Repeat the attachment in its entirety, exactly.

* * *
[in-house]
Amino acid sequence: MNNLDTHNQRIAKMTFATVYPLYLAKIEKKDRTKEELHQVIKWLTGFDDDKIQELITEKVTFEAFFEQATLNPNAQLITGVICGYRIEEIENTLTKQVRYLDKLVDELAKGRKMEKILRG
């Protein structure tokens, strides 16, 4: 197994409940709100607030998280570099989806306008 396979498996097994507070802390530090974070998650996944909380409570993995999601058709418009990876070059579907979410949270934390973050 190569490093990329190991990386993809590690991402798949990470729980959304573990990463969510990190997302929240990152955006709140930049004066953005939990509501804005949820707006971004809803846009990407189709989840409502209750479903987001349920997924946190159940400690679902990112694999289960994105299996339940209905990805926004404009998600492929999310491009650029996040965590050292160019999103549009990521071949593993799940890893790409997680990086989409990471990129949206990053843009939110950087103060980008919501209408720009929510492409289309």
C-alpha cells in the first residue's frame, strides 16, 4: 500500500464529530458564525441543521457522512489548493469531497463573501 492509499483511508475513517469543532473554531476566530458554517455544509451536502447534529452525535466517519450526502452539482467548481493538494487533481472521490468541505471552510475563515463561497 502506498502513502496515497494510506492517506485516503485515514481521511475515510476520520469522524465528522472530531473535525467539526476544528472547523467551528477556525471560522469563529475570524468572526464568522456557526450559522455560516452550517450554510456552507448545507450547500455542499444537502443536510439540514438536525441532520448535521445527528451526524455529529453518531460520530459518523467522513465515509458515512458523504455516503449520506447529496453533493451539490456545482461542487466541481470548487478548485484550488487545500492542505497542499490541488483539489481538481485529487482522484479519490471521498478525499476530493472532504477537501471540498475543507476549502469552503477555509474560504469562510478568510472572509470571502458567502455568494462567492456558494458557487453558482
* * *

[in-house]
Amino acid sequence: MNNLDTHNQRIAKMTFATVYPLYLAKIEKKDRTKEELHQVIKWLTGFDDDKIQELITEKVTFEAFFEQATLNPNAQLITGVICGYRIEEIENTLTKQVRYLDKLVDELAKGRKMEKILRG
């Protein structure tokens, strides 16, 4: 197994409940709100607030998280570099989806306008 396979498996097994507070802390530090974070998650996944909380409570993995999601058709418009990876070059579907979410949270934390973050 190569490093990329190991990386993809590690991402798949990470729980959304573990990463969510990190997302929240990152955006709140930049004066953005939990509501804005949820707006971004809803846009990407189709989840409502209750479903987001349920997924946190159940400690679902990112694999289960994105299996339940209905990805926004404009998600492929999310491009650029996040965590050292160019999103549009990521071949593993799940890893790409997680990086989409990471990129949206990053843009939110950087103060980008919501209408720009929510492409289309």
C-alpha cells in the first residue's frame, strides 16, 4: 500500500464529530458564525441543521457522512489548493469531497463573501 492509499483511508475513517469543532473554531476566530458554517455544509451536502447534529452525535466517519450526502452539482467548481493538494487533481472521490468541505471552510475563515463561497 502506498502513502496515497494510506492517506485516503485515514481521511475515510476520520469522524465528522472530531473535525467539526476544528472547523467551528477556525471560522469563529475570524468572526464568522456557526450559522455560516452550517450554510456552507448545507450547500455542499444537502443536510439540514438536525441532520448535521445527528451526524455529529453518531460520530459518523467522513465515509458515512458523504455516503449520506447529496453533493451539490456545482461542487466541481470548487478548485484550488487545500492542505497542499490541488483539489481538481485529487482522484479519490471521498478525499476530493472532504477537501471540498475543507476549502469552503477555509474560504469562510478568510472572509470571502458567502455568494462567492456558494458557487453558482